Filing 62

ORDER granting 57 Motion for Protective Order. Allison may not serve non-party discovery requests (for documents or depositions) on DeFeo's suppliers. Further, if it has not done so already, Allison must within seven days of this Order return to DeFeo all parts not "tagged" as counterfeit as provided by the May 15 Order. Signed by Magistrate Judge Debra McVicker Lynch on 11/21/2012. (TMA)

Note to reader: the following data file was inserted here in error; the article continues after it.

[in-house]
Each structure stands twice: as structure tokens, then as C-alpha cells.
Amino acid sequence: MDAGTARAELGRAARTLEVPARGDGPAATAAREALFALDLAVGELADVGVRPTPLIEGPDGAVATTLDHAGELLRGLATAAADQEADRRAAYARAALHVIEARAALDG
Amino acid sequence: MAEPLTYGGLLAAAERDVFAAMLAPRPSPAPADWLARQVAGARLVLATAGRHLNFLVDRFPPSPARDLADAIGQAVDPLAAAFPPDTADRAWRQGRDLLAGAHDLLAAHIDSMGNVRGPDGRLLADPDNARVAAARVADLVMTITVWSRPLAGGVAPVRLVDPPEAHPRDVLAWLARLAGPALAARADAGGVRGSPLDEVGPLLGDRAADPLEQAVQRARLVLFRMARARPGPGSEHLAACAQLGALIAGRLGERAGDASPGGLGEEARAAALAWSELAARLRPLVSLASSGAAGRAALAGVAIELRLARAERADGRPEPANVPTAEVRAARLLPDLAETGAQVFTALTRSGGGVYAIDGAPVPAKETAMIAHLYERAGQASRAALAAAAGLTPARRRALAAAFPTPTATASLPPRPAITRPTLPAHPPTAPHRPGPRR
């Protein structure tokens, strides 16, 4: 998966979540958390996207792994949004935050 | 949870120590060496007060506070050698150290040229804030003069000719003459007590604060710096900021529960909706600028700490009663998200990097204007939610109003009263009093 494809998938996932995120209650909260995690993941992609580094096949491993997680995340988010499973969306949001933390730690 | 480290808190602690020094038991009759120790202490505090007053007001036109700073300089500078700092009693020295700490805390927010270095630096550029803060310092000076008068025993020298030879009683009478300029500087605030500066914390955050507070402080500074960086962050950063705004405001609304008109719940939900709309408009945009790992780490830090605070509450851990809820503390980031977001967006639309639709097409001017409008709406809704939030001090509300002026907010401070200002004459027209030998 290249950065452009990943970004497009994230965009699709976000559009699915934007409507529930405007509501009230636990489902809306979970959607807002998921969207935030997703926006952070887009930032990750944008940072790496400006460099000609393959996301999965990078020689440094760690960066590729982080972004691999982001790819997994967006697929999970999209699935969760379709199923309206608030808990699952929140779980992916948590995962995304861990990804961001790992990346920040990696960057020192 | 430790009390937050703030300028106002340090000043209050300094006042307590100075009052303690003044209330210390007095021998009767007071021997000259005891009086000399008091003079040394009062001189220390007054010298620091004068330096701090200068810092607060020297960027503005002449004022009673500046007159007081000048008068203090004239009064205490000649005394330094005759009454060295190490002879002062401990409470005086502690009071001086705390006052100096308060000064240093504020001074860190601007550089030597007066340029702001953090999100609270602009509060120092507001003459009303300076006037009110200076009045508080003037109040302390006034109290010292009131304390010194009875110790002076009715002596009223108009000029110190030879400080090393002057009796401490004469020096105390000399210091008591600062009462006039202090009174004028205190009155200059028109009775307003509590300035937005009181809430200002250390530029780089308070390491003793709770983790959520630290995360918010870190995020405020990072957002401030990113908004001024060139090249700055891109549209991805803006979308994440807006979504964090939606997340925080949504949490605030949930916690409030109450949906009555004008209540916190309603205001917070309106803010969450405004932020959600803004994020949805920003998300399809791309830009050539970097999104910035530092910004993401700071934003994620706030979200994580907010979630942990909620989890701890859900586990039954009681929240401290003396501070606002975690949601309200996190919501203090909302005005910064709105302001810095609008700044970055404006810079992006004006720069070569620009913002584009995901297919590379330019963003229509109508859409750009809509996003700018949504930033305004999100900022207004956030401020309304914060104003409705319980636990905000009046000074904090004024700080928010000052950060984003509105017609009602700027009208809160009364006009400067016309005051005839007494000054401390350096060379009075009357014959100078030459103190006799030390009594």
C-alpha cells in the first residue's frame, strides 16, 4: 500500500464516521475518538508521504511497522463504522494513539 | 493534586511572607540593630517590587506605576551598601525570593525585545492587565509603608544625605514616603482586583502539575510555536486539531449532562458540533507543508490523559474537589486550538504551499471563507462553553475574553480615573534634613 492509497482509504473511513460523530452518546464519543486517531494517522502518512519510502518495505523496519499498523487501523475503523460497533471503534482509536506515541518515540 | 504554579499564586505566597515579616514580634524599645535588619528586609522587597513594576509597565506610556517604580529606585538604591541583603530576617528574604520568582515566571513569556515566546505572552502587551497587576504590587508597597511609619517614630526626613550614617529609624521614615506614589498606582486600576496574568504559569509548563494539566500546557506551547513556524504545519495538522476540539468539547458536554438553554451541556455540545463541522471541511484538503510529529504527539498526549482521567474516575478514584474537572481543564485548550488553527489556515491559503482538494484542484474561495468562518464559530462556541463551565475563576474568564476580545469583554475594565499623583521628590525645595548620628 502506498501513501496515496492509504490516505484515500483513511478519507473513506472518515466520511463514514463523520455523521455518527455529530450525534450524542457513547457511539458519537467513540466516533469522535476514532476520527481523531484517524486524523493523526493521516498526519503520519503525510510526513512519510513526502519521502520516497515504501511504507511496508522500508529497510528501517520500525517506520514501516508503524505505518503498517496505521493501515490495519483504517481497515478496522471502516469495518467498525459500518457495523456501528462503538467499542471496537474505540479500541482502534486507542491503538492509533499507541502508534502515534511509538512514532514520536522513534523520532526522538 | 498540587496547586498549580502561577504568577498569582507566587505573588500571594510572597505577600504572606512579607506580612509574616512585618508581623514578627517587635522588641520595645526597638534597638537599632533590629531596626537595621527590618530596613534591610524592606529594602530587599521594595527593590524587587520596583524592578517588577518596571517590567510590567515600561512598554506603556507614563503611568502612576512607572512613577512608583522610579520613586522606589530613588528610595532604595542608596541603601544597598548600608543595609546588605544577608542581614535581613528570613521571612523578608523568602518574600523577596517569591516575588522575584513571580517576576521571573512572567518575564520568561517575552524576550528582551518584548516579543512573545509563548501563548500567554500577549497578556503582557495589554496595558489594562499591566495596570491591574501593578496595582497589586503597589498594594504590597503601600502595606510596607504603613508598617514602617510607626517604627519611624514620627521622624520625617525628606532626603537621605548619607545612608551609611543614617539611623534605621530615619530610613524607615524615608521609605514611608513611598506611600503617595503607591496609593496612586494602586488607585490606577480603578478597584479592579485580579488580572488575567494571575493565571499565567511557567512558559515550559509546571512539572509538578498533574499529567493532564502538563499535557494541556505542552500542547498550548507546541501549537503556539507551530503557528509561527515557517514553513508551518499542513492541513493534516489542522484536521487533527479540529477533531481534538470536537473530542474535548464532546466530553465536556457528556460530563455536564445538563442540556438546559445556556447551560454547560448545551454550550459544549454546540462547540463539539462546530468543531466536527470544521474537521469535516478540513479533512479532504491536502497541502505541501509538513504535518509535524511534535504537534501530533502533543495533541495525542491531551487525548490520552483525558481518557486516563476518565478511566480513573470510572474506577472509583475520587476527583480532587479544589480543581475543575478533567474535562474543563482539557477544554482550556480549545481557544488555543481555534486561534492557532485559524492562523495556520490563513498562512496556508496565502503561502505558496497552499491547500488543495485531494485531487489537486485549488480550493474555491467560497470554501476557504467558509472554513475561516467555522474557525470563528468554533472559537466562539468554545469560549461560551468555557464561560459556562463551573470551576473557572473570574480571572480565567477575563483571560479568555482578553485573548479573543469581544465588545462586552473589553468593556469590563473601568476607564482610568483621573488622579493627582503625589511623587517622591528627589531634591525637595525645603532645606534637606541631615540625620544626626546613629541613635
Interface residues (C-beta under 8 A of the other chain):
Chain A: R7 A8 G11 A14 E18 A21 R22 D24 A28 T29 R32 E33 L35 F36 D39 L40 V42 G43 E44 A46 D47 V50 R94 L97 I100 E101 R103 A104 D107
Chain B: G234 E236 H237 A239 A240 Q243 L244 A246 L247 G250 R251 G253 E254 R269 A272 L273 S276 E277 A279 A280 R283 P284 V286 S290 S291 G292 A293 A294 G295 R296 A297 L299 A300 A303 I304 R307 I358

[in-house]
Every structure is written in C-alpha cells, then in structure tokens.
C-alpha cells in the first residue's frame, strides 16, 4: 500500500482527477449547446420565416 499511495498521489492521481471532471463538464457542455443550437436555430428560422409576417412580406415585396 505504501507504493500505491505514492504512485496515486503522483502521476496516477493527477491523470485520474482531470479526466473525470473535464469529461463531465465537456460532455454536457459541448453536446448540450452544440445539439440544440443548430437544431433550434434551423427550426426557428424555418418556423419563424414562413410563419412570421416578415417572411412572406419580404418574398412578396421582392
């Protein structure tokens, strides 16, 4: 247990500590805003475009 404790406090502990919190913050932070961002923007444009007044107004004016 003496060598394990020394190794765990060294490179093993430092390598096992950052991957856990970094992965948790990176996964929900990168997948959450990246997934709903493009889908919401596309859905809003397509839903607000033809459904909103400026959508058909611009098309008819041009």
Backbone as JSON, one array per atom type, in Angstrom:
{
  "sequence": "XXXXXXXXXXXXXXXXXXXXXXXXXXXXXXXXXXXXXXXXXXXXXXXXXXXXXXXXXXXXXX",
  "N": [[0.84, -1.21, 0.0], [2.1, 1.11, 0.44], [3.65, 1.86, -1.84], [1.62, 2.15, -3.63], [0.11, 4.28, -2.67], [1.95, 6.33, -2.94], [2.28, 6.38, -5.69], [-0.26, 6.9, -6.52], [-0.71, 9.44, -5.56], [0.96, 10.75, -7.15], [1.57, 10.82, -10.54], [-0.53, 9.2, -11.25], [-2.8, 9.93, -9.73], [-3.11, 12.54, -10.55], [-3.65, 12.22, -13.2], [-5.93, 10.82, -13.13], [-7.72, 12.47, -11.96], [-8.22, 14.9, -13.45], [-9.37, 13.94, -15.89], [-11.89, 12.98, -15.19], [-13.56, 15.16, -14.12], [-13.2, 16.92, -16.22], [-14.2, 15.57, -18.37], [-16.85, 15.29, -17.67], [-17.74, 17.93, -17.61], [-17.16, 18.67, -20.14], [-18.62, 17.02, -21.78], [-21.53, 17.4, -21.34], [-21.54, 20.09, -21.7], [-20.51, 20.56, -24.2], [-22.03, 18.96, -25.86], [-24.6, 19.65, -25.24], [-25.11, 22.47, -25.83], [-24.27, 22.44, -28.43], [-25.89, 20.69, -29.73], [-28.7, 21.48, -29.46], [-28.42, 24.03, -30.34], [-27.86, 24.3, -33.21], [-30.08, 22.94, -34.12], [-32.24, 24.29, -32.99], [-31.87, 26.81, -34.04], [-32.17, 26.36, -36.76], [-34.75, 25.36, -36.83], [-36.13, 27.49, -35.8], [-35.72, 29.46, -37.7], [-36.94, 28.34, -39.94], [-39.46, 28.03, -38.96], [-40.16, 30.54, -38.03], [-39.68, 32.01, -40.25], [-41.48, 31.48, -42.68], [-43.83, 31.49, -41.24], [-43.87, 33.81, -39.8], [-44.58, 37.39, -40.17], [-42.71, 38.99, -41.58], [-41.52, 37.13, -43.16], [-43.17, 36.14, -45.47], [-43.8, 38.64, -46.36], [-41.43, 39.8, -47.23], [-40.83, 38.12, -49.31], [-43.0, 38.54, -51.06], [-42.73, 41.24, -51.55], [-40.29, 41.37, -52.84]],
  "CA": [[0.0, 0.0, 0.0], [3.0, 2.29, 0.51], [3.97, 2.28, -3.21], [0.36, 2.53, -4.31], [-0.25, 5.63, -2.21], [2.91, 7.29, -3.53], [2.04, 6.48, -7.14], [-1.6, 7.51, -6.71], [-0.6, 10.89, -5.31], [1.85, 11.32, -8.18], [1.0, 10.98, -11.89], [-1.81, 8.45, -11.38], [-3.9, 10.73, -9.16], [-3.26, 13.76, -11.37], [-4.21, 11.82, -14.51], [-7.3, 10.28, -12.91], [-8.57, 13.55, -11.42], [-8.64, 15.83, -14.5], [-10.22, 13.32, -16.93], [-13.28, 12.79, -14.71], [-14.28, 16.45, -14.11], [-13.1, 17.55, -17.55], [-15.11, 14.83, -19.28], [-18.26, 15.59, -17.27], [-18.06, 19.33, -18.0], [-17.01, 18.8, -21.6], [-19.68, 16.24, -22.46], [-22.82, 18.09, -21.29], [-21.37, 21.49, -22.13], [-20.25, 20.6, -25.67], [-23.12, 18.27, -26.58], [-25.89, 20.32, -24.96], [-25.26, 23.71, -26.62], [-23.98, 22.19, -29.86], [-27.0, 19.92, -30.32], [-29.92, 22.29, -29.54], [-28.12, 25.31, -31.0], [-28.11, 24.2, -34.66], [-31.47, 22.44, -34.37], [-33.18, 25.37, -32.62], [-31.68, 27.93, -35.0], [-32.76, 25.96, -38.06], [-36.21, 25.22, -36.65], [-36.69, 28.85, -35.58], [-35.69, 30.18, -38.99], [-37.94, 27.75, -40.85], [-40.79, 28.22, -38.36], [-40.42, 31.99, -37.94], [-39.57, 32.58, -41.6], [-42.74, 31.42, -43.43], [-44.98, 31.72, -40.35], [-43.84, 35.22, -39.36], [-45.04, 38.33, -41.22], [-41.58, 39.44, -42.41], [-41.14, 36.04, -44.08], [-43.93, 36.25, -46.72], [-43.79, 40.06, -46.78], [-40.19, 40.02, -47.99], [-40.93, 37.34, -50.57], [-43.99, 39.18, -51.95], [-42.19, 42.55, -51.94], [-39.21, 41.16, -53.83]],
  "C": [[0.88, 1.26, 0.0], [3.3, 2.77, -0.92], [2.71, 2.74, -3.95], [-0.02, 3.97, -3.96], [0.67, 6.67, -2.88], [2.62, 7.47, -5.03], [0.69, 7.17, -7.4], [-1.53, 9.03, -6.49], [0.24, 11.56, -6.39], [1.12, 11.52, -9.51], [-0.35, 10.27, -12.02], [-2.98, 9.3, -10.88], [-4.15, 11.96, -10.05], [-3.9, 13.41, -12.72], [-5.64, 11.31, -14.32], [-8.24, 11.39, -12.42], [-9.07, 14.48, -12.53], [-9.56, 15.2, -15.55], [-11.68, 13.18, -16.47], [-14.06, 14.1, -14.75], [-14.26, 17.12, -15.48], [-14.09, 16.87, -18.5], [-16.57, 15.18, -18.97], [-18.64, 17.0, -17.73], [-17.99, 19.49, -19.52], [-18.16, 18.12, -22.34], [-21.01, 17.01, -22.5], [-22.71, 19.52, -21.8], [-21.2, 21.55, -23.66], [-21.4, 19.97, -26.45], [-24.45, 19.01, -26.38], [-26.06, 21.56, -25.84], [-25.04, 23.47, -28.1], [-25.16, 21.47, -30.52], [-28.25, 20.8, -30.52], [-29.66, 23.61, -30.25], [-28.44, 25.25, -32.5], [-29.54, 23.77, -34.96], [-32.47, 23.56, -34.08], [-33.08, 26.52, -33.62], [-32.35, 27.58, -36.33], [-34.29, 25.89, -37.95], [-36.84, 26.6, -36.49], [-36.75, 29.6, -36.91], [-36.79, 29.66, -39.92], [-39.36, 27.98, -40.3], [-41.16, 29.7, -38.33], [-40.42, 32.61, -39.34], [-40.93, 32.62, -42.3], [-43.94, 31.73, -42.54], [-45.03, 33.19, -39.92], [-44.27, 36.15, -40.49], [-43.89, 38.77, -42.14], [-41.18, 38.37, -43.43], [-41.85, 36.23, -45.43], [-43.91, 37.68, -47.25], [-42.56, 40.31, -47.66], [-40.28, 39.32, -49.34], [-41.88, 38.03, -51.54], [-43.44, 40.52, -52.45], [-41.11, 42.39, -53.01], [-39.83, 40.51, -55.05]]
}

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UNITED STATES DISTRICT COURT SOUTHERN DISTRICT OF INDIANA INDIANAPOLIS DIVISION ALLISON TRANSMISSION, INC., Plaintiff, v. DeFEO MANUFACTURING, INC., Defendant/Third Party Plaintiff, v. STELLAR SRKG ACQUISITION, LLC, Third Party Defendant, v. RUBBER TIME INDUSTRIAL CO. LTD., New Third Party Defendant. ) ) ) ) CASE NO.: 1:11-cv-1175-SEB-DML ) ) ) ) ) ) ) ) ) ) ) ) ) Order on Defendant’s Motion for Protective Order This matter is before the court on a motion for protective order (Dkt. 57) filed by defendant DeFeo Manufacturing, Inc. DeFeo asks the court to prohibit plaintiff Allison Transmission from seeking discovery from DeFeo’s suppliers. Allison has identified seven entities that supply Allison products to DeFeo but which do not have distributorship relationships directly with Allison. Allison wants to depose a Rule 30(b)(6) representative of each of these entities and require testimony and documents about all sales transactions with DeFeo involving parts branded as genuine Allison parts, its sales of transmission parts generally to DeFeo, its knowledge of counterfeit Allison parts, and its investigation of the authenticity of Allison parts. The relief DeFeo requests—a prohibition on discovery from third parties—should not be lightly or routinely granted, but the court finds it appropriate under these circumstances. The court has already afforded Allison broad discovery directed to its stated suspicions that DeFeo has sold counterfeit parts beyond the part identified by the complaint. It should not be permitted the additional, non-party discovery unless and until it comes forward with some fact—beyond mere speculation—substantiating a good-faith belief that other parts from DeFeo’s inventory may be counterfeit and that a particular supplier from whom it seeks this discovery could be connected with those parts. Analysis The scope of discovery has been the subject of an earlier dispute and order in this case. Allison’s complaint—for unfair competition, false designation, and false advertising—alleges that DeFeo is selling “unauthorized Allison transmission turbine speed sensors,” which the complaint labels as the “Counterfeit Products.” (Dkt. 1, ¶¶ 21-25). The complaint does not challenge the genuineness of any other DeFeo products bearing ALLISON trademarks and sold as genuine Allison products. Allison insisted, however, that it should be permitted to discover whether DeFeo possesses and is selling parts other than the turbine speed sensors that are counterfeit, non-genuine Allison parts. Allison wanted to select from DeFeo’s inventory for inspection and testing approximately 250 parts (which DeFeo valued at over $100,000), to be delivered to Allison at DeFeo’s expense and retained by Allison until the case is over. Allison also wanted all purchase and sales documentation for these 250 parts. This discovery, according to Allison, would permit it to determine whether DeFeo was selling other counterfeit parts. Allison also argued that counterfeit parts put the public’s safety—and not just Allison’s reputation—at risk. Despite DeFeo’s strenuous protest that discovery in this case should be limited to the turbine speed sensors, the court permitted Allison, in its Order of May 15, 2012, to examine many other parts of Allison’s choice and to obtain underlying documentation regarding DeFeo’s 2 acquisition of those parts. The court determined that an incremental, sampling approach appropriately balanced the relevance of the discovery and its burdens. The court’s May 15 Order allowed Allison to choose for production and inspection any 50 parts it desired (later apparently expanded to 67 parts by agreement of the parties), required DeFeo to identify and produce the purchase documentation for each of the parts, and set a deadline for Allison to complete its inspection work. The court expressed its willingness to expand beyond the 50 parts and the documents discovery for those parts “depending on the results” of the discovery. Further, the court required Allison to return all parts to Allison at the end of the inspection period except for any parts it “has a reasonable, good-faith belief are counterfeit.” (See Dkt. 47 at pp. 4-5). DeFeo has provided this discovery. Now Allison wants testimony and documents from seven of DeFeo’s suppliers in furtherance, Allison maintains, of this same investigation for other allegedly counterfeit parts. But after its examination and composite testing of 67 other parts of its choice and after its review of the purchase documentation for those parts, Allison is unable to identify any additional parts it in good faith believes are counterfeit.1 That failure convinces the court that the discovery Allison seeks from DeFeo’s suppliers goes beyond that necessary for the fair prosecution of the claims in this case. See Central States, Southeast and Southwest Areas Pension Fund v. Waste Management of Michigan, Inc., 674 F.3d 630, 637 (7th Cir. 2012) (quoting EEOC v. Harvey L. Walner & Assocs., 91 F.3d 963, 971 (7th Cir. 1996)) (“‘[D]iscovery is not to be used as a fishing expedition.’”). It also lends some credence to DeFeo’s complaint that Allison is attempting to use discovery in this case to interfere in DeFeo’s legitimate relationships with suppliers who aren’t direct Allison distributors. 1 Perhaps Allison has chosen not to reveal a basis for believing other parts are counterfeit, but that strategy would be difficult to square with the concerns for public safety it earlier expressed. Furthermore, under these circumstances, it was incumbent upon Allison to provide some basis for seeking this additional discovery. 3 The court has afforded Allison the opportunity to determine whether DeFeo is selling additional counterfeit parts, the breadth of which could fairly be characterized as a controlled fishing expedition. The court will not permit the expansion of discovery directed to this issue unless and until Allison can articulate the basis for a good-faith, reasonable belief that DeFeo has sold or is selling other counterfeit parts and can explain how a particular supplier from whom it seeks discovery could be associated with that part. Conclusion The court GRANTS DeFeo Manufacturing’s motion (Dkt. 57) for a protective order. Allison may not serve non-party discovery requests (for documents or depositions) on DeFeo’s suppliers. Further, if it has not done so already, Allison must within seven days of this Order return to DeFeo all parts not “tagged” as counterfeit as provided by the May 15 Order. So ORDERED. 11/21/2012 Date: _____________________ ____________________________________ Debra McVicker Lynch United States Magistrate Judge Southern District of Indiana Distribution: All ECF-registered counsel of record via email generated by the court’s ECF system 4